Now, why would using library be correlated with good grades?  This may seem obvious enough to us, but consider the viewpoint of the skeptic – what about going to the library, checking out books, or attending events lead to a good educational experience?

What else could explain the correlation?

Are people who smoke otherwise more likely to get cancer?  Do people who smoke also get exposed to known or unknown cancer causes?  Would they get cancer even if they didn’t smoke?

Now, applying the same reasoning to our current problem…Why are these two aspects of the higher education experience linked?  Is it inherent? Is there some similarities between them that inherently link library use to good grades or engagement?  (Note that the correlation with engagement may be considered a tautology…engaging with libraries is itself academic engagement.)

Can more exposure cause greater change?

Researchers have established that not only is smoking correlated with lung cancer, but frequency, total years smoking, length of inhalation, and use of filters affects cancer incidence.  Thus, greater exposure to smoking can increase the incidence of lung cancer.

What about the use of libraries on grades?  Could using more service or more books result in even higher grades?  Or more simply, increase the likelihood of getting good grades?  This study did not really investigate this, but the LAMP study has – showing a limited increase in the likelihood of good grades with greater usage…to a point.

In what direction is the association?

It may seem obvious to us now that smoking precedes cancer, but it wasn’t clear when first examined.  People start smoking at different ages, and cancer can develop years before clinical diagnosis.  Studies had to clearly demonstrate that cancer indeed followed smoking in time.

Our problem is more difficult.  We’d like to think that using library resources and services leads to good grades and a valuable learning experience.  Maybe I’m a bit cynical, but I suspect that the relationship is actually the inverse – those who are likely to get good grades know the value of using the library.  And those who get good grades are most likely going to persist and succeed.  And those who are attend events on campus are likely going to attend library events.  But that doesn’t mean that it couldn’t work the other way.  Which leads to our next question.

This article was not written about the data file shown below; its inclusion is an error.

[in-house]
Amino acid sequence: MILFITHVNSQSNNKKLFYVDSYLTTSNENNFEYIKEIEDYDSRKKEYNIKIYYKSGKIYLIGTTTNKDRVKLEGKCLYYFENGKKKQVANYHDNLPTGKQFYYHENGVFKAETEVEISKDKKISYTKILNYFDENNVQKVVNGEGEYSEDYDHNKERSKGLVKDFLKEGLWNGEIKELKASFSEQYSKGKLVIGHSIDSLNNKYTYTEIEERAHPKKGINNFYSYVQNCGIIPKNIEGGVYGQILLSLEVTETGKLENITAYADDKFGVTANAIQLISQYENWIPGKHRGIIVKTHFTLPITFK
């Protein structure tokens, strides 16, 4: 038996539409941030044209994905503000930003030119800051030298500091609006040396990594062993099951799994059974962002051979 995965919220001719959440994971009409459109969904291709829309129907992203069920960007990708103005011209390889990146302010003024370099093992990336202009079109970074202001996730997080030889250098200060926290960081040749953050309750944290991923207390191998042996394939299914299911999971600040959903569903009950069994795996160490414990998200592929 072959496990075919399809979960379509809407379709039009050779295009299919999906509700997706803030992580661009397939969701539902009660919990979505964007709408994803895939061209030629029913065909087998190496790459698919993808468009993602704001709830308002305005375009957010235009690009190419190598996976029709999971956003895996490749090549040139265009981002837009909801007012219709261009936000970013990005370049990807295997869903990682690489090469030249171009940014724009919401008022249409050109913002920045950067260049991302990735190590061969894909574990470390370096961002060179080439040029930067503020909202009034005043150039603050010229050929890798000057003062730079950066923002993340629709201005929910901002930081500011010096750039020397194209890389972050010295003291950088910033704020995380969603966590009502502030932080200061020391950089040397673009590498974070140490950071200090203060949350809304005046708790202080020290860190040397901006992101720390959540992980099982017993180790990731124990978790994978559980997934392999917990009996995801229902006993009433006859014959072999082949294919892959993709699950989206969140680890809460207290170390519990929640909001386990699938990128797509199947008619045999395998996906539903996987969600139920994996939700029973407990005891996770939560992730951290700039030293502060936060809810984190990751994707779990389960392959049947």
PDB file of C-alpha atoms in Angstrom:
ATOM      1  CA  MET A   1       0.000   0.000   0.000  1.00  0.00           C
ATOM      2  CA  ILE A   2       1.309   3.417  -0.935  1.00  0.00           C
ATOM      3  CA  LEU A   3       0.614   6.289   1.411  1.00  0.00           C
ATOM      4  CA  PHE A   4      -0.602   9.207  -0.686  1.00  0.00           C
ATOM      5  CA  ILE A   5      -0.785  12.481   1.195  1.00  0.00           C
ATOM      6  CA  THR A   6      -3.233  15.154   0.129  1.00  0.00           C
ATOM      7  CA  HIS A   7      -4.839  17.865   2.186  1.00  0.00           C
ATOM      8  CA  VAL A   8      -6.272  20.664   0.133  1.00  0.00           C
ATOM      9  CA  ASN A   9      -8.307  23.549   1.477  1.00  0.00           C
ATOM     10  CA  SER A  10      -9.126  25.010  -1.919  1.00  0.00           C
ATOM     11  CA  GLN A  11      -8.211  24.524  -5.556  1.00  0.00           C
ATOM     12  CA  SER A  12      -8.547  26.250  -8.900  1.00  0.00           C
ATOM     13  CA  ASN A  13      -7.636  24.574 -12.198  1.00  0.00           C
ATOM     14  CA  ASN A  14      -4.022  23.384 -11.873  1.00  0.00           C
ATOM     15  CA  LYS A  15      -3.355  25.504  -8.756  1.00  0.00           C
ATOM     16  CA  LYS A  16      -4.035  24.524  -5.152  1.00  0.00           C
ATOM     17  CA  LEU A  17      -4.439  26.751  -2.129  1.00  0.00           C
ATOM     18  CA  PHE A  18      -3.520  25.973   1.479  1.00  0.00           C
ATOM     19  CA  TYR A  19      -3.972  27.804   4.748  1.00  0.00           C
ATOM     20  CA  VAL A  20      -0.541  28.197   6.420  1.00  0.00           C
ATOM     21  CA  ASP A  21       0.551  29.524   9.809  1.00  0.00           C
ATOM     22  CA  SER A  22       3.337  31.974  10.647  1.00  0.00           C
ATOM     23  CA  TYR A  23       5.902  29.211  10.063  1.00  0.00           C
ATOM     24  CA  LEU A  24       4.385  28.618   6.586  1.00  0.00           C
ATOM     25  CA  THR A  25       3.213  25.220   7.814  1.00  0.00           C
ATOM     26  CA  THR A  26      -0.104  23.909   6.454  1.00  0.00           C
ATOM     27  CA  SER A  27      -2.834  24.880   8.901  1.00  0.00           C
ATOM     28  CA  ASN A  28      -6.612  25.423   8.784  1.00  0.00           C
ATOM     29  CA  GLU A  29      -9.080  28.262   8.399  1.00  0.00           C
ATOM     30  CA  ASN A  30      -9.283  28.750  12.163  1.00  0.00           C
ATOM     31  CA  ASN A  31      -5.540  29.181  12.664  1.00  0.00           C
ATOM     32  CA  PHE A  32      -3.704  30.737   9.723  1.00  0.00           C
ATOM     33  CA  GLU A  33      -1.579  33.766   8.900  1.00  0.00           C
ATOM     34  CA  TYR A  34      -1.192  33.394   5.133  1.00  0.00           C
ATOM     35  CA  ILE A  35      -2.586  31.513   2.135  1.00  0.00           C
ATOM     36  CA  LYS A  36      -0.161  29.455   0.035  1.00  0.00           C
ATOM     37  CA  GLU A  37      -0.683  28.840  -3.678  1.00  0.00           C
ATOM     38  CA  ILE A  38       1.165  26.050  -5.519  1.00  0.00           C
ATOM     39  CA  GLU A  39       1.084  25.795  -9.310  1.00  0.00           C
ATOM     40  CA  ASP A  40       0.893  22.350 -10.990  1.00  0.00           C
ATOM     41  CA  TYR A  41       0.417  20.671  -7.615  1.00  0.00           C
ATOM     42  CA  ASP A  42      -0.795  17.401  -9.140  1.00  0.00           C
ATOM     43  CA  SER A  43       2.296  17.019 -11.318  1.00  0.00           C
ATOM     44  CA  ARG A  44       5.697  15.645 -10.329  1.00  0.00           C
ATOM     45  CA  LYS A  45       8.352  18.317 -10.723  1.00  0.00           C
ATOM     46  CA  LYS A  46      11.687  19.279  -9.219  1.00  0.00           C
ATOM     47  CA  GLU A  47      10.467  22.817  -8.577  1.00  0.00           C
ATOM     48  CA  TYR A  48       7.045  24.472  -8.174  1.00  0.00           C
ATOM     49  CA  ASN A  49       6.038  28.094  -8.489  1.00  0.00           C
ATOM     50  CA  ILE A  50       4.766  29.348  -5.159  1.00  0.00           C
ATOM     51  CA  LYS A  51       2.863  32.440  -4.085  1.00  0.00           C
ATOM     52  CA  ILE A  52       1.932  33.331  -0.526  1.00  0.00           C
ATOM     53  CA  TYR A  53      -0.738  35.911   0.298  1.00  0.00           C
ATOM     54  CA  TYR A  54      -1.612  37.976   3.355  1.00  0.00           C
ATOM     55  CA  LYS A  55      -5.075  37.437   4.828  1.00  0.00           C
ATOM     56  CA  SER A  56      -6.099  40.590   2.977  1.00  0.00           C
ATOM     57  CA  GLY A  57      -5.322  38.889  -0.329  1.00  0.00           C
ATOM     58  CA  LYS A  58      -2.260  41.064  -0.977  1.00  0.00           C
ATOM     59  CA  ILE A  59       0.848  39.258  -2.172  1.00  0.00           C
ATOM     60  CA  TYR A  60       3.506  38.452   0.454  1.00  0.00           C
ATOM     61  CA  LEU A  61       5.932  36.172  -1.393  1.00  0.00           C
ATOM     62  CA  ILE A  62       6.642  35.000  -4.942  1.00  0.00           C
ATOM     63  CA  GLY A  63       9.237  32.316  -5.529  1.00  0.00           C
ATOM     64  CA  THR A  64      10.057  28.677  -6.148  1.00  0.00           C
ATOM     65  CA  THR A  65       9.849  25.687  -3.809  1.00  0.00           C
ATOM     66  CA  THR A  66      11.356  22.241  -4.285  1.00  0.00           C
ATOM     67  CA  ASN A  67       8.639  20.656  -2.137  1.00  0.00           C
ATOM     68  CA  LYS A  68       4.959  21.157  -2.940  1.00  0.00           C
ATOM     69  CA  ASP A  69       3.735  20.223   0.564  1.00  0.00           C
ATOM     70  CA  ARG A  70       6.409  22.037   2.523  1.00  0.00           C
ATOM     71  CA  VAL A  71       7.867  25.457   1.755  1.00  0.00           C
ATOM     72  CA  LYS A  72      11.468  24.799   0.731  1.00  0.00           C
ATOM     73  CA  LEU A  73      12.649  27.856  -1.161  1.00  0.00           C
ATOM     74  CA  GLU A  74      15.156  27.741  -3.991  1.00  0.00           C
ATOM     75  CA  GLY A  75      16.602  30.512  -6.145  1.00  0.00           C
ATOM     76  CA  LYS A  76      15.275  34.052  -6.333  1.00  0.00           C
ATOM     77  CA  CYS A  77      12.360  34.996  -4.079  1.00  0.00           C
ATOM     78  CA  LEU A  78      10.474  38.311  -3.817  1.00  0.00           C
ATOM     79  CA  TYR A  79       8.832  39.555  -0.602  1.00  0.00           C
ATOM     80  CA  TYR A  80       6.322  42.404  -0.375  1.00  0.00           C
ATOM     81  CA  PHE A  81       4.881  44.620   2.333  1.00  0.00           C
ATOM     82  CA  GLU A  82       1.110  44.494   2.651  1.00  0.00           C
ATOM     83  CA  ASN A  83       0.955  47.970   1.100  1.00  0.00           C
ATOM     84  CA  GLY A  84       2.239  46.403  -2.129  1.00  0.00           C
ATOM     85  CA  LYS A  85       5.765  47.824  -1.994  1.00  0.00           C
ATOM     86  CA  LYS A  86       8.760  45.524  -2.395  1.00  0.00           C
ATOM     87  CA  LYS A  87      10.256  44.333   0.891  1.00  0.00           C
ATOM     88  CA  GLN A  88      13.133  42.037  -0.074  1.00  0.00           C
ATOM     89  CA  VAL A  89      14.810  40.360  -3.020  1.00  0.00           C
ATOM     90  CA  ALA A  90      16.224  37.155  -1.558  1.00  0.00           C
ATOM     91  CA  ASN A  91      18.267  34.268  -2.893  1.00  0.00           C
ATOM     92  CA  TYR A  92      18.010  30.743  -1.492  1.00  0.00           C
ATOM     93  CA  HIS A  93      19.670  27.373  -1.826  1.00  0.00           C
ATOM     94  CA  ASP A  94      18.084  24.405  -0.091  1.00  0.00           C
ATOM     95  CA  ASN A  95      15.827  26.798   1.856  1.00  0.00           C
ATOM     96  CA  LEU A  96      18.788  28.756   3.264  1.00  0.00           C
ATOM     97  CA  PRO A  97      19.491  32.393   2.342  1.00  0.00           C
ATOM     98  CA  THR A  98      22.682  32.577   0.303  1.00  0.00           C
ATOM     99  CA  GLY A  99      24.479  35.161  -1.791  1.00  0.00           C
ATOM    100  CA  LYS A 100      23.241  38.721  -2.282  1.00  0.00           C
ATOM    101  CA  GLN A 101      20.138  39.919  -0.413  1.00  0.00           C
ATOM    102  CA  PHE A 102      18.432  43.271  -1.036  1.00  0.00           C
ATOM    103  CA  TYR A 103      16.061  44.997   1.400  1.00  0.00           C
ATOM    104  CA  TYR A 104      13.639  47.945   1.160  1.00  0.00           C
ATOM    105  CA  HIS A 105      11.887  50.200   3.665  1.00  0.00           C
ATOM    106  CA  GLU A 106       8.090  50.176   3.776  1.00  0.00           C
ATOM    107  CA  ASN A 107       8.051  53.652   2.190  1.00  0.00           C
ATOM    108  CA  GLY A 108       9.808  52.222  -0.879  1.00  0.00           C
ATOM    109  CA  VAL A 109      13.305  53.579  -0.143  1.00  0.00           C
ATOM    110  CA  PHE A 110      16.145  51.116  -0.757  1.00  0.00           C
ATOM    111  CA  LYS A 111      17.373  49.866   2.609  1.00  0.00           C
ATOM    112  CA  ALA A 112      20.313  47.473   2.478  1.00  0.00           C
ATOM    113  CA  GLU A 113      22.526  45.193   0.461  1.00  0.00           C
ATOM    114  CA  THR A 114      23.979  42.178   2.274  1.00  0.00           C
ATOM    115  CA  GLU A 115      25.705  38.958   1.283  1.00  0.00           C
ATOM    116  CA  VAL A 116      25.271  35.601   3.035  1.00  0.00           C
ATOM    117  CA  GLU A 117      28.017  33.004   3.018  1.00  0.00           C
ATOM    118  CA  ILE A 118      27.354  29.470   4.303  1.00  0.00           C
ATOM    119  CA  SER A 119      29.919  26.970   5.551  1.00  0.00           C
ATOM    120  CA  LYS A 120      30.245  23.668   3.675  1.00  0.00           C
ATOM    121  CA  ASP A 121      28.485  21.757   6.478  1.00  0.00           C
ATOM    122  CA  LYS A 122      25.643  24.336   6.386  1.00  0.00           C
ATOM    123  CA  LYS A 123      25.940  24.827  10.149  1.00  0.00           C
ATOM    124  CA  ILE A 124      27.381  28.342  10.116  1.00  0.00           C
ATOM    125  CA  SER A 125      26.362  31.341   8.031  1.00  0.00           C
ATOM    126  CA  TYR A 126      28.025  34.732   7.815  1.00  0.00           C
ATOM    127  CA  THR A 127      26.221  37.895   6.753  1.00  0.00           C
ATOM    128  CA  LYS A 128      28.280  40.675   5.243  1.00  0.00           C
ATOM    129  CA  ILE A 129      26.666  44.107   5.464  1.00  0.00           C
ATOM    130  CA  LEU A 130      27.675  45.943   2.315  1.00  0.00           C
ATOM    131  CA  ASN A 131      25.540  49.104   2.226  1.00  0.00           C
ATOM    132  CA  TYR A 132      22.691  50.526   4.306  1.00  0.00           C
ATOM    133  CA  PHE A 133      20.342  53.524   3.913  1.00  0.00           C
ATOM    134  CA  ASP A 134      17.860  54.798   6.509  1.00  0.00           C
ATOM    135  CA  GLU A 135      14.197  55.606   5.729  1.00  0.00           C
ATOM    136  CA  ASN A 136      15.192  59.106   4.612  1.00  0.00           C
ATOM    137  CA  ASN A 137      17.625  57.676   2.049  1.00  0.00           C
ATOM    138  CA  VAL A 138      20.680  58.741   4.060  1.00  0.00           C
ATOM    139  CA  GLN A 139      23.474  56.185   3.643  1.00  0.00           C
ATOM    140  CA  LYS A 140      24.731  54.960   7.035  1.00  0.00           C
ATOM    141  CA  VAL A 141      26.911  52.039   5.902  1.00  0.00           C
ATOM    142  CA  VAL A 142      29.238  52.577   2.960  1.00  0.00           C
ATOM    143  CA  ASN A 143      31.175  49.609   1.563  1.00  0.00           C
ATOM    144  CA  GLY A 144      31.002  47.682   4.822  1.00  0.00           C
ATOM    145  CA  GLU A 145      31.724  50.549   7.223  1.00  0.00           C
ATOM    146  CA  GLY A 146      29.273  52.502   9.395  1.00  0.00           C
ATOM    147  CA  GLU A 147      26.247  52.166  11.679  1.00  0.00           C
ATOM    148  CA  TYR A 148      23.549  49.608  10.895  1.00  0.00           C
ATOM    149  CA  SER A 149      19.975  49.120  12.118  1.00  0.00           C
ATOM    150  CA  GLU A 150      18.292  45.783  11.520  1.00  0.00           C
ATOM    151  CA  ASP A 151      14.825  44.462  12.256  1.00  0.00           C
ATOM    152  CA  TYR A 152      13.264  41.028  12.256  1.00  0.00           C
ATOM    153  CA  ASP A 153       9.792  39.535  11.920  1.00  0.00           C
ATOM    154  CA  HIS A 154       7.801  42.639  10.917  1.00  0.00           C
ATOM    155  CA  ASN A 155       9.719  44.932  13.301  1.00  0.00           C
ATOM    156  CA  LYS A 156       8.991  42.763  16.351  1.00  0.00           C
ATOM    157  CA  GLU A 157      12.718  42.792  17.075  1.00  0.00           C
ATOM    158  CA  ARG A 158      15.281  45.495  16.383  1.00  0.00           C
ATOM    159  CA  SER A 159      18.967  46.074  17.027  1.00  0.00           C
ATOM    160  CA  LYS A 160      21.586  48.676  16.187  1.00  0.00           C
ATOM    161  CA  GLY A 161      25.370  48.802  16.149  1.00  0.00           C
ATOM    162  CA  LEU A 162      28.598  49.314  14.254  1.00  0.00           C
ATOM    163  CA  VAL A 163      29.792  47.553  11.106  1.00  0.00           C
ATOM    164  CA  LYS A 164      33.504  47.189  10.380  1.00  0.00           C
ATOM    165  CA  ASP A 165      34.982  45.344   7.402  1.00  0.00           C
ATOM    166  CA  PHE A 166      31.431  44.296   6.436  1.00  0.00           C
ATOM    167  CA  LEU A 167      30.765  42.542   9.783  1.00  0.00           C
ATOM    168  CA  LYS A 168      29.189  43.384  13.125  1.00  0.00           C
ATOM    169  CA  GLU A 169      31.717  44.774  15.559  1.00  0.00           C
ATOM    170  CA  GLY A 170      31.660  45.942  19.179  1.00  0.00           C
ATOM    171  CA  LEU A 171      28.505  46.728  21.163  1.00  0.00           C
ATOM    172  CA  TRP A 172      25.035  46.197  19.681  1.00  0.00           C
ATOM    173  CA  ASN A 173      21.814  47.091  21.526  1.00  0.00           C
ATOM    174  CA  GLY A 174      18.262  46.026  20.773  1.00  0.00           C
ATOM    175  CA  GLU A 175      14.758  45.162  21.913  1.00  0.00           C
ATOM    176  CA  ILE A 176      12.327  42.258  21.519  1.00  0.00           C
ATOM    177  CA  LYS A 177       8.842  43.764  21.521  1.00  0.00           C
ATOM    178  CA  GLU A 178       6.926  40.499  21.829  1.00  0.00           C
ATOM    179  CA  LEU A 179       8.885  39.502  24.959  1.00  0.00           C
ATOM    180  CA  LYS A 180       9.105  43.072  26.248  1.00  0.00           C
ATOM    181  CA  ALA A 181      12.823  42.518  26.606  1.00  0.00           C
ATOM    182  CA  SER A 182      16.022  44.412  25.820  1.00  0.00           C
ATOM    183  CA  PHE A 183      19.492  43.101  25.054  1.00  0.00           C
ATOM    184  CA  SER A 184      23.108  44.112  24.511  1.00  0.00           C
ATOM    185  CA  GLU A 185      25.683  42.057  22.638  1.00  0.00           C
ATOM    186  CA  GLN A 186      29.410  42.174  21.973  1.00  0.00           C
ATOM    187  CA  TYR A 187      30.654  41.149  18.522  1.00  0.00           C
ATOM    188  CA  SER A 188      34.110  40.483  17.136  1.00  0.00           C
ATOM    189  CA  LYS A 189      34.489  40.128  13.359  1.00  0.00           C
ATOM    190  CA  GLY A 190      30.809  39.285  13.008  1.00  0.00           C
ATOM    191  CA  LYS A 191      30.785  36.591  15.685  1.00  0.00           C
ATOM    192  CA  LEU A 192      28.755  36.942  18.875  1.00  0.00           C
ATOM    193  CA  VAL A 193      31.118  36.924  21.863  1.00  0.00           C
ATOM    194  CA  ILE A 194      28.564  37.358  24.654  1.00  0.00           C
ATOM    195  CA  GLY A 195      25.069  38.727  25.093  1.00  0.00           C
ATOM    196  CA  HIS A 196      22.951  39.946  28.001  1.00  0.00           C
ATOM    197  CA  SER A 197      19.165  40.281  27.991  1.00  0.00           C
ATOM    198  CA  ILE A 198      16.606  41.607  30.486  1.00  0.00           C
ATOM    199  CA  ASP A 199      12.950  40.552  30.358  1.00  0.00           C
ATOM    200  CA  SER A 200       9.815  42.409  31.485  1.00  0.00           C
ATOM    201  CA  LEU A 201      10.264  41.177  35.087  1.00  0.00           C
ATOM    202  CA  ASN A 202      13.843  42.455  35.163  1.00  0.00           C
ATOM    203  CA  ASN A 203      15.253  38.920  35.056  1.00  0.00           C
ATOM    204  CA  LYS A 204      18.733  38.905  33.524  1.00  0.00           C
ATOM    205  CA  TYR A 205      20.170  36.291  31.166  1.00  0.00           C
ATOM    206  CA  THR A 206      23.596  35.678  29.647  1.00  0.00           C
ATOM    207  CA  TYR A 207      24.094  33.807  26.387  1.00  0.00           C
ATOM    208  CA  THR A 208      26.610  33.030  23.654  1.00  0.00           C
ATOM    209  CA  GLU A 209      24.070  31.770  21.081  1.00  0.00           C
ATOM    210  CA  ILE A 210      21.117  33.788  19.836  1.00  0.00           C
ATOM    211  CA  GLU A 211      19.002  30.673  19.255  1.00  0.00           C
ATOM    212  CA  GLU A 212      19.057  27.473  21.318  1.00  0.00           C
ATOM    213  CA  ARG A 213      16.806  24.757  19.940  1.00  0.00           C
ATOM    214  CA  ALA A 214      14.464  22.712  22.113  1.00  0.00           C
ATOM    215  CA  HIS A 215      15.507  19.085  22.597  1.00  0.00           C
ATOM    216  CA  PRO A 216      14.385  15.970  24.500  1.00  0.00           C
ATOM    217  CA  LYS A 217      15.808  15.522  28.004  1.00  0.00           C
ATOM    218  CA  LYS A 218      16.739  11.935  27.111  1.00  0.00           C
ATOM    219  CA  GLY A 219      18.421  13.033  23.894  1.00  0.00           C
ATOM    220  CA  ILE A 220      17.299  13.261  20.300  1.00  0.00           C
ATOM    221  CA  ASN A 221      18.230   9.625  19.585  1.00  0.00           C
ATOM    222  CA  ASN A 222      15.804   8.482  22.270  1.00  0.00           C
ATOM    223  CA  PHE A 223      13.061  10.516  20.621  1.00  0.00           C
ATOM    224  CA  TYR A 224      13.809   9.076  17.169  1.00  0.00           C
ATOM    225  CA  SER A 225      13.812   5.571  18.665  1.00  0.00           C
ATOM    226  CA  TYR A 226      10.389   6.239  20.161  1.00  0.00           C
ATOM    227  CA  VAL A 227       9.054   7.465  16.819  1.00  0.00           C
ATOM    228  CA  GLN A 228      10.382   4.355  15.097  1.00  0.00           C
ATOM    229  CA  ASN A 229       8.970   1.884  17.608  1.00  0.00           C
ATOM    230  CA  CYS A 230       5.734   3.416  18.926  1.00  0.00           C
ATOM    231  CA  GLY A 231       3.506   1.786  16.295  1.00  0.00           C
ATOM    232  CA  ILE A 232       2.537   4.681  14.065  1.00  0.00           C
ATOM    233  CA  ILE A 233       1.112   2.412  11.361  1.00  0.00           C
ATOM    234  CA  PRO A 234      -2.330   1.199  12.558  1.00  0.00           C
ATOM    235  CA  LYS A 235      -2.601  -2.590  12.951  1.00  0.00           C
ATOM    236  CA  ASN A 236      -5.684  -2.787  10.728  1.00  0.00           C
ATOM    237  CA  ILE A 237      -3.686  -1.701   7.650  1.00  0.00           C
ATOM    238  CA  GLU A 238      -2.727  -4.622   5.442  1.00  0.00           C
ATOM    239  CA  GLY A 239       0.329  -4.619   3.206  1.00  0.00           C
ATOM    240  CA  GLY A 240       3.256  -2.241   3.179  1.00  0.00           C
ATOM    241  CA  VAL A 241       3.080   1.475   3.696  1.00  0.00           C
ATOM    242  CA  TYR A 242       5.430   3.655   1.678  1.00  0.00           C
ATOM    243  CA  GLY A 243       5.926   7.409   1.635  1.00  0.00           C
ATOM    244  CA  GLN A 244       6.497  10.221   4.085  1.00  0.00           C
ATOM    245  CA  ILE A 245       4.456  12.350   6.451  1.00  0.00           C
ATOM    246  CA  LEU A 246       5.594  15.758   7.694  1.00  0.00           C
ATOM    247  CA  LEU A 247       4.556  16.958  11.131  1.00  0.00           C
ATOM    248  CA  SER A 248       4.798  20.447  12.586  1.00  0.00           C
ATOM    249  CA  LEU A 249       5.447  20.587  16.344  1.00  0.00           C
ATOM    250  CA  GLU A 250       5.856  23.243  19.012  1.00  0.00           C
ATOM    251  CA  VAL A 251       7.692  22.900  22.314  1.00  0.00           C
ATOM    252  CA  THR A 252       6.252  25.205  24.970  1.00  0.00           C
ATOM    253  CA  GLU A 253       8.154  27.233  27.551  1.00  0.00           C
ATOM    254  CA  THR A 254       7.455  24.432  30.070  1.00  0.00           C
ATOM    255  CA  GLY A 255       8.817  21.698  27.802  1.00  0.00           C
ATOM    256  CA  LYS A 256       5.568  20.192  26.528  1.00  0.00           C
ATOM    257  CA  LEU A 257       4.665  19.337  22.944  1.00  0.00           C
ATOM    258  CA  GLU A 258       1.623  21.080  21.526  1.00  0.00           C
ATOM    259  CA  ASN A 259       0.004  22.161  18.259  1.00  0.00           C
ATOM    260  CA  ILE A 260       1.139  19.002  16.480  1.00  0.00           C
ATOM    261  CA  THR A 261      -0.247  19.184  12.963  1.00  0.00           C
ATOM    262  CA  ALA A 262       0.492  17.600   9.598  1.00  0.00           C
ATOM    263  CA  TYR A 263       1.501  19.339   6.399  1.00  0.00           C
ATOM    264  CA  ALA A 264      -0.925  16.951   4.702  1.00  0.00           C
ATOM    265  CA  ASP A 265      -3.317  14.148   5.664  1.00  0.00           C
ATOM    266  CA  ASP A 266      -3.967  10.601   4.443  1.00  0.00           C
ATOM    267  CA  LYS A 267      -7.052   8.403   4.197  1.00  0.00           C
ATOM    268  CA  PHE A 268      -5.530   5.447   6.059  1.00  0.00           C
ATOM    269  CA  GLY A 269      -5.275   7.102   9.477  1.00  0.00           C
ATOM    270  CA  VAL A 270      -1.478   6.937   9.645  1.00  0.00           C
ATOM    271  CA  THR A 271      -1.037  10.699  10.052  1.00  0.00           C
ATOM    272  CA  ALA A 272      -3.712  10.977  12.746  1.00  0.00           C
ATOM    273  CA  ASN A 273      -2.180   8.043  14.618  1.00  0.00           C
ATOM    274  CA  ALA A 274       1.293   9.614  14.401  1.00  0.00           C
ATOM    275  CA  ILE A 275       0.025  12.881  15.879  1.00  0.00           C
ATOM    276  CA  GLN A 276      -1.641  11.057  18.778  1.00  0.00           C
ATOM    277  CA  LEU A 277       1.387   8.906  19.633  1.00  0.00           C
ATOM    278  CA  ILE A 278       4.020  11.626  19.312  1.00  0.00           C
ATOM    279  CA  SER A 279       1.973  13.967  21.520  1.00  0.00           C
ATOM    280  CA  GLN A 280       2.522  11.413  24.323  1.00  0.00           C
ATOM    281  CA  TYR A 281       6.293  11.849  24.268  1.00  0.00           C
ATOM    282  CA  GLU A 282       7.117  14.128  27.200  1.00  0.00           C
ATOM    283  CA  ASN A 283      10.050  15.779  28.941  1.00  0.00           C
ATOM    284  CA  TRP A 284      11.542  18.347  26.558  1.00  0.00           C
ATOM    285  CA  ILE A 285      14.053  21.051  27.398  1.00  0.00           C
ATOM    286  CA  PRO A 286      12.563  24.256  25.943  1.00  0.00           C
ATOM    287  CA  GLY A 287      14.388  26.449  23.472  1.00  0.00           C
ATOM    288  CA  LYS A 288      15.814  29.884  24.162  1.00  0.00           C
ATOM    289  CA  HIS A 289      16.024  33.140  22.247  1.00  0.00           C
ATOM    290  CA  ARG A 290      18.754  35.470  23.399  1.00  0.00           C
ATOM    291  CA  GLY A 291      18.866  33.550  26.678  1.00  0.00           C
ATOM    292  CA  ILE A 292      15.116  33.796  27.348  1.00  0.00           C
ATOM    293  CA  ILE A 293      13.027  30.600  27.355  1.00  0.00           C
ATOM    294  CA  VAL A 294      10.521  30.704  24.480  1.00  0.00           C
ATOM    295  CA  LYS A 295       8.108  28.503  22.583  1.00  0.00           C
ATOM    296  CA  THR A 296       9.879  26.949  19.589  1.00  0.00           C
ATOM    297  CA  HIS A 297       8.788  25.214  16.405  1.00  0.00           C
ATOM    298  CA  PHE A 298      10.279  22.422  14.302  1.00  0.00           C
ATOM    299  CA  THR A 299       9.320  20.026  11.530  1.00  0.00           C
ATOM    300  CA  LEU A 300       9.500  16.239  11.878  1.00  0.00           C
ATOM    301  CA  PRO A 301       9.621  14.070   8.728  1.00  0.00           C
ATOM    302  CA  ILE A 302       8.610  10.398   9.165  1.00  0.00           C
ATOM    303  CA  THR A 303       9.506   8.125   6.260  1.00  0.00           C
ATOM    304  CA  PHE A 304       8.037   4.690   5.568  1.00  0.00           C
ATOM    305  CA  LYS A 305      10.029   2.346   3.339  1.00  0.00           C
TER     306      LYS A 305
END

Can the association be used to affect change?

If people never smoked, would the incidence of cancer drop?  What if people stop smoking…would incidence drop?

It has been estimated that up to 20% of all cancer deaths worldwide could be prevented by the elimination of tobacco smoking.
(article on lung cancer epidemiology)

Could students who are failing get good grades after using library resources or services?  This, I think, is what librarians are most interested in determining and demonstrating.  Consider an experiment that actively encourages a random sample of at-risk students to use library services and/or resources.  If these students show greater improvement in grades than those who did not receive this intervention, then the case is stronger that use of libraries does affect grades.

Conclusion

There is a growing body of evidence supporting the correlation of the use library services and resources and academic outcomes of different measures.  Articles like this one are contributing more evidence teasing out the knots of this riddle.  But there are more aspects that need to be explored before we can be more certain about the value that we contribute.